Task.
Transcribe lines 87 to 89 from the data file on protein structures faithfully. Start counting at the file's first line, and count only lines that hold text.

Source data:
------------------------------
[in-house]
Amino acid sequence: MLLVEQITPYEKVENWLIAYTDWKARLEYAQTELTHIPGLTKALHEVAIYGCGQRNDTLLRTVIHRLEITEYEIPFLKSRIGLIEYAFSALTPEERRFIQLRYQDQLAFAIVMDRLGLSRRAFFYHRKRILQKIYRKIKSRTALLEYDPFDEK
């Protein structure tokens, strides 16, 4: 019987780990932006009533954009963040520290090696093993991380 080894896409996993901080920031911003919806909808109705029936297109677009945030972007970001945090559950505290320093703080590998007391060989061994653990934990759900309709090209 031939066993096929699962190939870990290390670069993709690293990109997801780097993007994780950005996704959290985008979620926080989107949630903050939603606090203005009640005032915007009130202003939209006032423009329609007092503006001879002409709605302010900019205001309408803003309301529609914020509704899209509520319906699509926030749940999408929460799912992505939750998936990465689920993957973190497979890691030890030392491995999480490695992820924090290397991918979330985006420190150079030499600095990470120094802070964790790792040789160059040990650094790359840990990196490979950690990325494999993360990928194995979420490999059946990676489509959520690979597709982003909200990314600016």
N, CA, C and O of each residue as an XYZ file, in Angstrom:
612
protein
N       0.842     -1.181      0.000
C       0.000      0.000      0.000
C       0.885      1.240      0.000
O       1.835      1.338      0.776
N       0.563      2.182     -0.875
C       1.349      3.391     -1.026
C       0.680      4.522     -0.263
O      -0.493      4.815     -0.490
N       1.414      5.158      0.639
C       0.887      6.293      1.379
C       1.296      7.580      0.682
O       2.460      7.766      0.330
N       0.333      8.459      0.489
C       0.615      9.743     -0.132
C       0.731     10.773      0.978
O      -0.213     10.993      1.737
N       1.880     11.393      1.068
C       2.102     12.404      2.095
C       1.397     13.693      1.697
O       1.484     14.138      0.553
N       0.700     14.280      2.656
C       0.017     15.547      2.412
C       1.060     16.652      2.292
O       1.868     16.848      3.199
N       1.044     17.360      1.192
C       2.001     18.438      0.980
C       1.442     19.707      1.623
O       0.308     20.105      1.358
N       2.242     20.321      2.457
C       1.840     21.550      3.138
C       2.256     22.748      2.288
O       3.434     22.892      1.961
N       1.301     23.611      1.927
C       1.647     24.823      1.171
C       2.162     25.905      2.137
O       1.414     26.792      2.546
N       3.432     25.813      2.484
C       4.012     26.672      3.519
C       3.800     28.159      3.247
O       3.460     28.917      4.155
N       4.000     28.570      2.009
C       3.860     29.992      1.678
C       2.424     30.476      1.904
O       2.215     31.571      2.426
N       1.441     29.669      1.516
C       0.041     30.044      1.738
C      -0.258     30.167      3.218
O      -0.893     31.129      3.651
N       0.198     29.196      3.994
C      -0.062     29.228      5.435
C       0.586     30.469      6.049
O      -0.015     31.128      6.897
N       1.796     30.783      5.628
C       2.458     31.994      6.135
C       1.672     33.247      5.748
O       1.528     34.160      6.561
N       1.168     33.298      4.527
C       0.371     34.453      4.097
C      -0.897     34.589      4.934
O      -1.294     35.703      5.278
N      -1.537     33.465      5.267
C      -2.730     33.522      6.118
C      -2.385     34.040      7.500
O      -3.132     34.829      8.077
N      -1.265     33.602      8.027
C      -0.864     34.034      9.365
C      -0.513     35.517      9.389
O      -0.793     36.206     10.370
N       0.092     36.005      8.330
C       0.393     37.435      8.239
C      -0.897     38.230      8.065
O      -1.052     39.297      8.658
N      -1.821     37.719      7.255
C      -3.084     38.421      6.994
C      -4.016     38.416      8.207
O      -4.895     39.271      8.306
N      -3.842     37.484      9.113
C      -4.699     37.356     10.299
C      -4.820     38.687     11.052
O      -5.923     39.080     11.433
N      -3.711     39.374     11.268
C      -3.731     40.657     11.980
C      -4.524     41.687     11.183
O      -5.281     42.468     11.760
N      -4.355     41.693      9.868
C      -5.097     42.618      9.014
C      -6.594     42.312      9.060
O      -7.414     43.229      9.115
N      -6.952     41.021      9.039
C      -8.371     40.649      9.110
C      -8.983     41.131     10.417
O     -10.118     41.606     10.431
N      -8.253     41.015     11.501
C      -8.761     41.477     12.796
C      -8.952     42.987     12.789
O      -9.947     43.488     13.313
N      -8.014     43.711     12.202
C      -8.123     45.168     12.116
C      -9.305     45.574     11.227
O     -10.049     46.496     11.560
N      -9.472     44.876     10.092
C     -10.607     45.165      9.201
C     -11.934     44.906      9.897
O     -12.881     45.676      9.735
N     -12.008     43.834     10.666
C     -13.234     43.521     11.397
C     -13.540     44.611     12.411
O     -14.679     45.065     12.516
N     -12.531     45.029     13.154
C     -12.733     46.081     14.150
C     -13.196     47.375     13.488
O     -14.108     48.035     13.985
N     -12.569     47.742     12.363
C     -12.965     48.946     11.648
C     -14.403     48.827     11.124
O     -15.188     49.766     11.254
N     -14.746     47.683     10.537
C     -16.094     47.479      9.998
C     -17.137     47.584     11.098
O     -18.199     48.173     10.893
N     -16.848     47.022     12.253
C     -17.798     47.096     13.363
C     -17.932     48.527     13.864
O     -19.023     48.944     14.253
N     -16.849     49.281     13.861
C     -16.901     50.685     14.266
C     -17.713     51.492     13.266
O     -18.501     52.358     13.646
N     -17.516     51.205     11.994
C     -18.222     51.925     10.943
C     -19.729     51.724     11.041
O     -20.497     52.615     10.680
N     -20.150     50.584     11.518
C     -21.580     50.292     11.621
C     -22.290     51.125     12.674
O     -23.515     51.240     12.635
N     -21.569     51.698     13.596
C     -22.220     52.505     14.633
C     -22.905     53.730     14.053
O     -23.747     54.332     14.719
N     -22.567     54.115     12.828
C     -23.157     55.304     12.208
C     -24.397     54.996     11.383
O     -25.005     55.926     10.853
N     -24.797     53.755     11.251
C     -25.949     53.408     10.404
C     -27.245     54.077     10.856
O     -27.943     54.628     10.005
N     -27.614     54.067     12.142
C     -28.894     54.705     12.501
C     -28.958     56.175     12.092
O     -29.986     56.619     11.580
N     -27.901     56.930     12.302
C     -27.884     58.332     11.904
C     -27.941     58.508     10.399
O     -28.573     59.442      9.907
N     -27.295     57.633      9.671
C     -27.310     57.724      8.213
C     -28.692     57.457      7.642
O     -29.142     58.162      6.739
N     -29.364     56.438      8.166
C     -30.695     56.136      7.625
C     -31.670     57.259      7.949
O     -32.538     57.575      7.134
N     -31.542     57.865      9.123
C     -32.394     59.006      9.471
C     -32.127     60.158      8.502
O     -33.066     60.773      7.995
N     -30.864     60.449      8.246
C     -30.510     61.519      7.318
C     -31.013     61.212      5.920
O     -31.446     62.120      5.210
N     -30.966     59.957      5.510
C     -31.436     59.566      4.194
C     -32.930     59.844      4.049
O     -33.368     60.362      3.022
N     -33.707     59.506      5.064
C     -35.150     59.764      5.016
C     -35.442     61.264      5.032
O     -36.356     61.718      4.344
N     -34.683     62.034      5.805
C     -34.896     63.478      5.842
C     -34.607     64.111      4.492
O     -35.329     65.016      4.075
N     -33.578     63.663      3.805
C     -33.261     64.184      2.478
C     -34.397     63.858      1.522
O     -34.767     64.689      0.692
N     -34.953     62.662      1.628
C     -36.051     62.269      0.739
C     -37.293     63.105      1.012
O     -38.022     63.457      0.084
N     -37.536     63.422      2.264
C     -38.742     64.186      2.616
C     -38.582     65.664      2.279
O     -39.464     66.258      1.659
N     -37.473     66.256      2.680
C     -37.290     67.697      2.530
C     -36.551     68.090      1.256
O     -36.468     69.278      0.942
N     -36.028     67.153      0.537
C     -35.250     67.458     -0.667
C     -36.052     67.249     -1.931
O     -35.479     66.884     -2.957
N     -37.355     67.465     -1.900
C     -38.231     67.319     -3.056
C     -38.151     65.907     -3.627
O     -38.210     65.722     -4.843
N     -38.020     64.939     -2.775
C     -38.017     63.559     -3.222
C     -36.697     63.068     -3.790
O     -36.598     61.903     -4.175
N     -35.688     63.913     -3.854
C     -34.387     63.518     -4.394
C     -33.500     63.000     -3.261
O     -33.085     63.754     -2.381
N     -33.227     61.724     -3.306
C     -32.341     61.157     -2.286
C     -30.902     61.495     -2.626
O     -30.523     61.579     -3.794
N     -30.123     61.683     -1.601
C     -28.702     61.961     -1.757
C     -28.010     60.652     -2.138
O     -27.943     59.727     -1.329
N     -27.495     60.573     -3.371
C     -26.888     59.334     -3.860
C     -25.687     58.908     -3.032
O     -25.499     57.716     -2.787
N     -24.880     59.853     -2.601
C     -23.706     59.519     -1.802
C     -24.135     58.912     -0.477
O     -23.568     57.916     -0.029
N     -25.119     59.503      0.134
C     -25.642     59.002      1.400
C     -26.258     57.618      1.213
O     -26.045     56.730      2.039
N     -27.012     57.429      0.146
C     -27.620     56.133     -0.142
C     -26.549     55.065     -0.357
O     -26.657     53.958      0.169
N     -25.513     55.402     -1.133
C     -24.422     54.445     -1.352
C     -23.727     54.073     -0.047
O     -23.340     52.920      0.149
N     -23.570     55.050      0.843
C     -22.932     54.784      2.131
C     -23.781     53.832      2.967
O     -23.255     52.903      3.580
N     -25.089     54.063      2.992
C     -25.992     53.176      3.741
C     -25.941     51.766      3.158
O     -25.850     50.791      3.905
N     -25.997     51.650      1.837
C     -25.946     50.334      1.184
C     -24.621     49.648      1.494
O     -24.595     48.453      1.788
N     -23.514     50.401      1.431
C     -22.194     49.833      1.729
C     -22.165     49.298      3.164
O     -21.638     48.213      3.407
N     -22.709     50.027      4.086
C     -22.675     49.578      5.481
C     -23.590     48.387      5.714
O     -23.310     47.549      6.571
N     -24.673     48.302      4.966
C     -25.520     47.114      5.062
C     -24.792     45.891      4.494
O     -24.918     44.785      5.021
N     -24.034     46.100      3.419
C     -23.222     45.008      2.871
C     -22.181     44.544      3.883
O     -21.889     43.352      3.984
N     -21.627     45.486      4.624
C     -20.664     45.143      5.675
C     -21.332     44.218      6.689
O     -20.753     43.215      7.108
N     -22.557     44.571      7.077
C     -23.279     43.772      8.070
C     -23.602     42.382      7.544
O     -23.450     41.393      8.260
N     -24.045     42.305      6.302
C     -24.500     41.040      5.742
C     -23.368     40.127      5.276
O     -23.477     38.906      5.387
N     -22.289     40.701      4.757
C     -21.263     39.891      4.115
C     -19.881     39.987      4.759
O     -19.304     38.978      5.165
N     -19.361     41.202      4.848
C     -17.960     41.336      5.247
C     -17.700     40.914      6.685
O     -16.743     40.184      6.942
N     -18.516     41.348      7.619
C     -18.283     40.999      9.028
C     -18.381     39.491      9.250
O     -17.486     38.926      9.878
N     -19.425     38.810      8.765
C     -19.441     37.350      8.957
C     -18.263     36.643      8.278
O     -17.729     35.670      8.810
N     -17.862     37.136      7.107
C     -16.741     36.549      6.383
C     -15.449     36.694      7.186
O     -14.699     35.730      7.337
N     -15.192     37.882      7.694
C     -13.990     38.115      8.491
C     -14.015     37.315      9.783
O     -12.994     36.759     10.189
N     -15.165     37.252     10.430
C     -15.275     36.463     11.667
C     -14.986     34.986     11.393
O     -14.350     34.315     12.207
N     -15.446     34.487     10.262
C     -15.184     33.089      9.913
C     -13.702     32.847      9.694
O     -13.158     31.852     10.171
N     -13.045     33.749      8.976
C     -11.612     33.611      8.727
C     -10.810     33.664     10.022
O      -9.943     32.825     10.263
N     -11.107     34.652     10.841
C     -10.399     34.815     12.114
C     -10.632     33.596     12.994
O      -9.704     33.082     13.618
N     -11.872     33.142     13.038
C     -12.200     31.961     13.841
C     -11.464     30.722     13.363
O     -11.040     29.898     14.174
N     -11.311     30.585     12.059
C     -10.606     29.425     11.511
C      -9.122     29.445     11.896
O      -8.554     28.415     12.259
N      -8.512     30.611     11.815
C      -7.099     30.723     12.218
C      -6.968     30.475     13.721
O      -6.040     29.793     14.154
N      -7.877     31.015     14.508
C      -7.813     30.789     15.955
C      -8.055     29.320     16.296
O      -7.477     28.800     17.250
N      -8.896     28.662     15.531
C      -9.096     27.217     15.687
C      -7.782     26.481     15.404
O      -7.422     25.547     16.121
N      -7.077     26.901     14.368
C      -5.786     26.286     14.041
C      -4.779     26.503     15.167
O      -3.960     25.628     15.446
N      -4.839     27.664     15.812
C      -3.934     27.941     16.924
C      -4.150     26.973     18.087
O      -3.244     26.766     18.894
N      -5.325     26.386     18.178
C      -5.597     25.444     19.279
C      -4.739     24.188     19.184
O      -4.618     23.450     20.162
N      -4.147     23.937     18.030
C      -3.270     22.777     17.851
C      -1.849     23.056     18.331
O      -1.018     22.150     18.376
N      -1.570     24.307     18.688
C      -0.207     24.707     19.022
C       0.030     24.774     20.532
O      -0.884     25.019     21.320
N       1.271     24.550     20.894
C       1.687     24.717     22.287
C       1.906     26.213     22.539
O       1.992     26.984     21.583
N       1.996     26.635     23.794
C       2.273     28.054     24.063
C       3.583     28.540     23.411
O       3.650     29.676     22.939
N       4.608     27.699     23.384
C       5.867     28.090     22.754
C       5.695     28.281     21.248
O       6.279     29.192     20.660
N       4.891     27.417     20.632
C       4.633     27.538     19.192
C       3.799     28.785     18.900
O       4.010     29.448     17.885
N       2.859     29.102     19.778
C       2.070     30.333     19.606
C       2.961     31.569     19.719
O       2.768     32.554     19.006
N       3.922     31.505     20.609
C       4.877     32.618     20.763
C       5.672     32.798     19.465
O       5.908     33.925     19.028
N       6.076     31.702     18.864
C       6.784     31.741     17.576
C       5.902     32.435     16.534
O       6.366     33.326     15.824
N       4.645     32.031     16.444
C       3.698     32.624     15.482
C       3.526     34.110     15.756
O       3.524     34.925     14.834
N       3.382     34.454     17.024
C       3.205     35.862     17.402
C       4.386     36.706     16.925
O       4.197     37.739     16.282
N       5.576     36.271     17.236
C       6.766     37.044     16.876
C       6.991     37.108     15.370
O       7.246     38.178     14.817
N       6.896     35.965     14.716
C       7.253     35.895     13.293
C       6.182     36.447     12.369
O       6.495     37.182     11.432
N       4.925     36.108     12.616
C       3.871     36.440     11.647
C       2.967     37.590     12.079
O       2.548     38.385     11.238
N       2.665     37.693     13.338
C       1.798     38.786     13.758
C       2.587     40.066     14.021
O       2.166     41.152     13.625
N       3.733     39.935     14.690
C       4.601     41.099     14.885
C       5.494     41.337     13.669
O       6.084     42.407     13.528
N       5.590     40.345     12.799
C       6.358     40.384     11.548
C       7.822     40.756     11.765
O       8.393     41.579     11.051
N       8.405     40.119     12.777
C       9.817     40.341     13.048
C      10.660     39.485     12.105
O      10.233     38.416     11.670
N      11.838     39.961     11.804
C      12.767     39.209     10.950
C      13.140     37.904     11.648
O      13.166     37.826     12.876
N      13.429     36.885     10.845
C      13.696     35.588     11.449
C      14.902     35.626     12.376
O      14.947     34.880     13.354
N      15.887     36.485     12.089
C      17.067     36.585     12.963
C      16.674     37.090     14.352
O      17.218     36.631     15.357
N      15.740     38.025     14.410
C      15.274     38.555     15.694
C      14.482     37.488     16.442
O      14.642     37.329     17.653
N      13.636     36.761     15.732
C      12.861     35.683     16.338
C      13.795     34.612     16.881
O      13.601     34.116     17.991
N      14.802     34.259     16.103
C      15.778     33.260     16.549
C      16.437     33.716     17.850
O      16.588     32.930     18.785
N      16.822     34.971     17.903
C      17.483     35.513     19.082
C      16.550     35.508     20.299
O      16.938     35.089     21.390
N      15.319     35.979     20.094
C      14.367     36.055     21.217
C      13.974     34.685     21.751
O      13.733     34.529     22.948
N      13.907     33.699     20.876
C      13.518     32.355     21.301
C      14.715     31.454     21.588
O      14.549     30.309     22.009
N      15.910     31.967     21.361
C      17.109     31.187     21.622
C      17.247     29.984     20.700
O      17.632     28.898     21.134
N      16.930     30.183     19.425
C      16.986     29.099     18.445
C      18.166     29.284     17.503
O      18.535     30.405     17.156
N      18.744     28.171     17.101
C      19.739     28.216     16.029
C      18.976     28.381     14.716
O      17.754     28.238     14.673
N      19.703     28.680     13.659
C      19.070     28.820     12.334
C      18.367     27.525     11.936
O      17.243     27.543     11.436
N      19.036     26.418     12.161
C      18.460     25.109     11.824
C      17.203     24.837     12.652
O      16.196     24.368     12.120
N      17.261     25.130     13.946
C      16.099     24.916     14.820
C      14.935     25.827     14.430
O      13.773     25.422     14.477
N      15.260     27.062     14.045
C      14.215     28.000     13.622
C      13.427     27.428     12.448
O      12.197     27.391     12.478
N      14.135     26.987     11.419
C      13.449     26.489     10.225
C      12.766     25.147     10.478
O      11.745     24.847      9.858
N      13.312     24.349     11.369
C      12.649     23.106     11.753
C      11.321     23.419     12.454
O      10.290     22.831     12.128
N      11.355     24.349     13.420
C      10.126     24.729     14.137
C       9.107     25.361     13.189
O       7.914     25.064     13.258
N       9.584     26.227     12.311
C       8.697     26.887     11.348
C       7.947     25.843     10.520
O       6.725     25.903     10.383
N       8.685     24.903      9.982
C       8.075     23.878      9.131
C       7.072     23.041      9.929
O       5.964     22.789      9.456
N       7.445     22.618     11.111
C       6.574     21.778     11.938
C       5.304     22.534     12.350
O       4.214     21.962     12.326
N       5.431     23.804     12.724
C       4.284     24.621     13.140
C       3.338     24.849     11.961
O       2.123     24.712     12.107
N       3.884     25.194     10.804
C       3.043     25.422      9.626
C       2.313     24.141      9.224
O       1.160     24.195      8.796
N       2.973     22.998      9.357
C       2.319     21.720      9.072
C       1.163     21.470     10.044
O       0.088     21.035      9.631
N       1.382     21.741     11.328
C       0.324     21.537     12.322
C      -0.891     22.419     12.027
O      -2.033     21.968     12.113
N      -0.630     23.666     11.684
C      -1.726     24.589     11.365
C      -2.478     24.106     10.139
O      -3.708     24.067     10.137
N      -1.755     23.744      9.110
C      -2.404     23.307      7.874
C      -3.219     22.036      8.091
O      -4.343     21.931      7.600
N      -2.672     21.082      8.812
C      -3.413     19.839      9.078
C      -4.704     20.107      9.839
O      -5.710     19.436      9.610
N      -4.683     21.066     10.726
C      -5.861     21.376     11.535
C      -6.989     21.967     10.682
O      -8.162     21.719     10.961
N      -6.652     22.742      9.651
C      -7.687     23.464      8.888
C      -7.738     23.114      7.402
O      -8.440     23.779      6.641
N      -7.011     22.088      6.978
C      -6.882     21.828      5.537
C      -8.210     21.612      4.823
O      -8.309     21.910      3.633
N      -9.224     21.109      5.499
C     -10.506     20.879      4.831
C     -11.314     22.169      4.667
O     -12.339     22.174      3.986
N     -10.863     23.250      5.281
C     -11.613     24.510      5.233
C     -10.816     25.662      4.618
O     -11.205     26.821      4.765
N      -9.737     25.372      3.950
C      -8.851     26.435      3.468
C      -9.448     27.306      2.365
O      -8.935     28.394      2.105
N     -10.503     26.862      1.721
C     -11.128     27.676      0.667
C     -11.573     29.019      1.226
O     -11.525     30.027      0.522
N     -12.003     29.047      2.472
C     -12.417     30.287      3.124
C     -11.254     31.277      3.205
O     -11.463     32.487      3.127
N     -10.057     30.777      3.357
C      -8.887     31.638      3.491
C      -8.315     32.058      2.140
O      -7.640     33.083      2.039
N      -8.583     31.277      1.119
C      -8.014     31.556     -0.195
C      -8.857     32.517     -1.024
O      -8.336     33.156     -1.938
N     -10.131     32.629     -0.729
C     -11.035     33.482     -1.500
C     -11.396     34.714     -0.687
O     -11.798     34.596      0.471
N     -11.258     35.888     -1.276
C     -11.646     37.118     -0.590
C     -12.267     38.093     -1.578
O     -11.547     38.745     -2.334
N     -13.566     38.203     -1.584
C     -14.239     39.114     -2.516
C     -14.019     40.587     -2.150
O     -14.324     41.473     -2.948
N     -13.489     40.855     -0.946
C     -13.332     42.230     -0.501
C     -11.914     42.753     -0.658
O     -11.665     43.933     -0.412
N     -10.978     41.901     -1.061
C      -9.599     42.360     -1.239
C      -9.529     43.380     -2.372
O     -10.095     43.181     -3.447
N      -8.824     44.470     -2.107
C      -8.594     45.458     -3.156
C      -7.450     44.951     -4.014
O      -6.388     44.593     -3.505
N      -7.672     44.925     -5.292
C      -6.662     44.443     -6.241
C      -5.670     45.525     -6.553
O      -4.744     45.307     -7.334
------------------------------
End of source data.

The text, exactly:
N      -3.711     39.374     11.268
C      -3.731     40.657     11.980
C      -4.524     41.687     11.183